Understanding Interest Rate and Examples

Interest Rates

Understanding Interest Rates

When you borrow money, there are several reasons why lenders don't want to give it away for free. One reason is that the same amount today may lose value in the future, because prices tend to rise due to inflation.

The lender can get a refund by investing it if he doesn't lend it to you. And she runs the risk that maybe you won't return it. To make up for this loss, the lender usually charges interest - This interest is the cost of borrowing money. You can earn interest by putting your money in things like a savings account or a certificate of deposit (CD), you can also pay interest on student loans, mortgages, or credit card balances.


Suppose you borrow $ 200 for one year at 3% interest. This means that you will pay back the $ 200 you borrowed at the beginning (known as principal) as well as the $ 6 in interest at the end of the period. If your friend applies for a loan with the same amount from the same institution but gets an interest rate of 10%. At the end of the period (one year), he will pay $ 200 along with $ 20 in interest.

The same loan can arise with different interest rates depending on the market rate and how risky the lender is assessing the borrower. This is an example of a small number, but with a larger loan amount and a longer period of time, interest can make a big difference!


Just like in the preschool days, people don't always like to share…

Especially, if there is no guarantee they will get their goods back. Interest rates give creditors the confidence they need to part with their money temporarily and bear all the risks involved.

What Are Interest Rates?

The interest rate is the cost of borrowing money, usually expressed as a percentage. Interest rates fluctuate from time to time, and the specific rates you may earn or pay are determined by a variety of factors. One important consideration is the current interest rate, which is influenced by the interest rate of the Federal Reserve, the US nation's central bank which charges other banks for borrowing money. The Federal Reserve is typically reactive to the economic and interest rate environment.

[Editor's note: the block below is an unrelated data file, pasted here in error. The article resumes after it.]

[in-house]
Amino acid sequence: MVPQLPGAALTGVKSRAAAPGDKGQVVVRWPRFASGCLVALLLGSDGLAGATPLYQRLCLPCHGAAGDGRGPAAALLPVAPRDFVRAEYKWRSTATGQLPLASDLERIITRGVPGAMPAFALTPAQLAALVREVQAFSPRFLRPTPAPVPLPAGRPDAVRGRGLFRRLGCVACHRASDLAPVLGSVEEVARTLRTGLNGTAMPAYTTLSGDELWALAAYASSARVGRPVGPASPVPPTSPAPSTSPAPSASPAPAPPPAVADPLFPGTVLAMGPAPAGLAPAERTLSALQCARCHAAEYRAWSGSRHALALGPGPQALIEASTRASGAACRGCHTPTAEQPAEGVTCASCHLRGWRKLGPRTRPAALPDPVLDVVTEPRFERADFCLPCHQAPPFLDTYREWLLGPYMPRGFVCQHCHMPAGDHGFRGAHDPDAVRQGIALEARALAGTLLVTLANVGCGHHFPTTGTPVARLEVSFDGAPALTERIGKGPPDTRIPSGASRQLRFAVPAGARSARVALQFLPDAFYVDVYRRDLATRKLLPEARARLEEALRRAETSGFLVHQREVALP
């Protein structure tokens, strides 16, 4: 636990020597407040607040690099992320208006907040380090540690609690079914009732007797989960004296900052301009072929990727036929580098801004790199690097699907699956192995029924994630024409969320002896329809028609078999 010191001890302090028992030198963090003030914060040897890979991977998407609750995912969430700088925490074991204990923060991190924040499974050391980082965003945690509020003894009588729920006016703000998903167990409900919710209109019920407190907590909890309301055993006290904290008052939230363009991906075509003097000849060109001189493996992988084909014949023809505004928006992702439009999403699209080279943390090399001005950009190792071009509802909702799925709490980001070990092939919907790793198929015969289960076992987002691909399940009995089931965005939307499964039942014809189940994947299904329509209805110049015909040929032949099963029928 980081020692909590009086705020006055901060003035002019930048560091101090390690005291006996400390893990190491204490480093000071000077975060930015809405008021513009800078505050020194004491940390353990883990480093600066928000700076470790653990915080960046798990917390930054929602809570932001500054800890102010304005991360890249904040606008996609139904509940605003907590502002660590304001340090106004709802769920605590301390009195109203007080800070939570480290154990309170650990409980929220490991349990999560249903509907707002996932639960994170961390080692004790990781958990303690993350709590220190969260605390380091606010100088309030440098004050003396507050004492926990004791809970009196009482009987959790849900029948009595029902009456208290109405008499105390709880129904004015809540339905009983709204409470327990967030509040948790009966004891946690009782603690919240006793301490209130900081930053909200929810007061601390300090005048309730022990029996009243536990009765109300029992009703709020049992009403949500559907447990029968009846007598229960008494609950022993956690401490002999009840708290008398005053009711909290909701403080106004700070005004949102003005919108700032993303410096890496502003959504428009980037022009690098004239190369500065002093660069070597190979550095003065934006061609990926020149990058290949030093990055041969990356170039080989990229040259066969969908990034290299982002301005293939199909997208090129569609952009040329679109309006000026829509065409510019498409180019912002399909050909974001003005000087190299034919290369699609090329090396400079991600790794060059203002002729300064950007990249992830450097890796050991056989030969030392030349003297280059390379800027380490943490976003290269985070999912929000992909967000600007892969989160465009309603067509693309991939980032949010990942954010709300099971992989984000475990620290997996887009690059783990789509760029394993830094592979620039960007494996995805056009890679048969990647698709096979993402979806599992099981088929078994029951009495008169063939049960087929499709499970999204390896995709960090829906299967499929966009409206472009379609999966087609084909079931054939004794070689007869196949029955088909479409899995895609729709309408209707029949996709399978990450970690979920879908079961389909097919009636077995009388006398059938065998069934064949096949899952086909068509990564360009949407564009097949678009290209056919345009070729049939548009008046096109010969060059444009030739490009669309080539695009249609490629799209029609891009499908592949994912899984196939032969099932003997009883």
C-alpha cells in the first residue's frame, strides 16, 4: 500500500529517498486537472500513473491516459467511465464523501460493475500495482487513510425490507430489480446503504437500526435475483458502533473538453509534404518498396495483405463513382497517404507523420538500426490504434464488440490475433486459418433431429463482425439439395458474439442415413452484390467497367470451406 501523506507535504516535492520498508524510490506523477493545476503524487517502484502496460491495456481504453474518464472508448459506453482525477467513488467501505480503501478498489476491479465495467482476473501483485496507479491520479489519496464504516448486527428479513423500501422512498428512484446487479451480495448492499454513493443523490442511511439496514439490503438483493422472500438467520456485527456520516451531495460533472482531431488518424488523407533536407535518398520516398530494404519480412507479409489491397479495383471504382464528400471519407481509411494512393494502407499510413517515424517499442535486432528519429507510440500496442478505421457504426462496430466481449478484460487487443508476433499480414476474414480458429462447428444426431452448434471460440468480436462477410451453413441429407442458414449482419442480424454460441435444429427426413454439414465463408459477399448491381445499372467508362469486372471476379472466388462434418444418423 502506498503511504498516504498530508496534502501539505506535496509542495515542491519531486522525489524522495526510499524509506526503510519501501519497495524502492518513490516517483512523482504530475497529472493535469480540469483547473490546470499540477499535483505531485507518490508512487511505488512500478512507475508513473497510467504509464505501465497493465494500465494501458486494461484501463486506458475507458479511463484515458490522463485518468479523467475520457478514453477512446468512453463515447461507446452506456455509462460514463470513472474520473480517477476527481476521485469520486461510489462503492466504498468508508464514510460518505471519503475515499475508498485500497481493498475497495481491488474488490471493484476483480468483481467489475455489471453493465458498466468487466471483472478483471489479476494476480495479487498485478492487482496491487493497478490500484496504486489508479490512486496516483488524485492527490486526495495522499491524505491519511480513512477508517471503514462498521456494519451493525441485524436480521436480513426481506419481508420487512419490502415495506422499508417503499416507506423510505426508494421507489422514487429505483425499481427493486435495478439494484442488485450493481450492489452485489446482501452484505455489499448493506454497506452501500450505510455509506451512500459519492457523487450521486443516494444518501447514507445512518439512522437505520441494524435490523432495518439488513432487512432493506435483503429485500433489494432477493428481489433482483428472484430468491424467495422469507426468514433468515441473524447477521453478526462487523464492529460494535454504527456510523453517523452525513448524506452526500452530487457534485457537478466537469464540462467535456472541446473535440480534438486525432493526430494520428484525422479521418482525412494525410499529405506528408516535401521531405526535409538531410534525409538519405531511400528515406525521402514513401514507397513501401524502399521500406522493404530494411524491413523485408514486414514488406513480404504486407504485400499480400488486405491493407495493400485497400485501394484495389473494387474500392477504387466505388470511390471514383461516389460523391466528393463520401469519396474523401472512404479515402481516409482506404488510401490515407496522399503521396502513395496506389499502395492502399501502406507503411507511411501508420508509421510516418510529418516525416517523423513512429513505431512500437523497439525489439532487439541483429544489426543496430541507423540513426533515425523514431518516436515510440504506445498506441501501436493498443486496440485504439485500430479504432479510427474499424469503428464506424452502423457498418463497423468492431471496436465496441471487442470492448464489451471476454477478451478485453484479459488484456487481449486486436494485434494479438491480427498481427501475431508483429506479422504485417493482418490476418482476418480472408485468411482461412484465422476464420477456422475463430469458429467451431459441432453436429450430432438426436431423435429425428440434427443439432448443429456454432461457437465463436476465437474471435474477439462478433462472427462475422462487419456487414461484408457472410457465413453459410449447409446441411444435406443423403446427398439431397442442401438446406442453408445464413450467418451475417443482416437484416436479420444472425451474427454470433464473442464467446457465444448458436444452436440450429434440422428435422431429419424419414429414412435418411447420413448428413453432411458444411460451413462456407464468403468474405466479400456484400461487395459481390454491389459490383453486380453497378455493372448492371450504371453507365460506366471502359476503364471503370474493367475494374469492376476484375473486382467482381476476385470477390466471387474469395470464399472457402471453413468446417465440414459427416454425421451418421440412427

The Federal Reserve often cuts interest rates to spur economic growth and prevent unemployment, then raises them again when the economy is doing well. In determining the individual rate, your lender will also consider how risky you are as a borrower. It involves things like your credit history, the level of your debt compared to your income, and negative financial issues in your past, such as bankruptcy.

Interest rates can be calculated in different ways, but the goal is always the same - To make the lender feel comfortable lending you money given the opportunity cost and the risks involved.

How Do Interest Rates Work?

The amount of interest you pay (or earn, if you are a lender) depends on four factors:

  1. The amount of money borrowed
  2. How long has the money been borrowed (duration of the loan)
  3. How often interest is calculated (daily, monthly, yearly, etc.)
  4. Interest rate

All things being equal, the more you borrow, the more you will pay interest, because interest is calculated as a percentage of the loan amount. In general, the loan amount will also get bigger the longer you borrow, because it takes more time to accumulate interest.

The frequency of calculating interest also affects the total amount you owe. We'll get into the details below, but basically, the more often the interest is calculated, the higher the final amount. So a 3% calculated on a monthly basis will generate more interest than the 3% interest calculated annually, even if the initial loan amount and loan term are the same.

The higher the interest rate, the more interest you will pay - a 10% interest will earn you more interest than a 5% interest rate, if the other factors are the same. The conclusion is that when you compare interest rates, you have to make sure that you are comparing apples to apples (having the same factors). As we just discussed, the interest of 3% per month is different from 3% annually.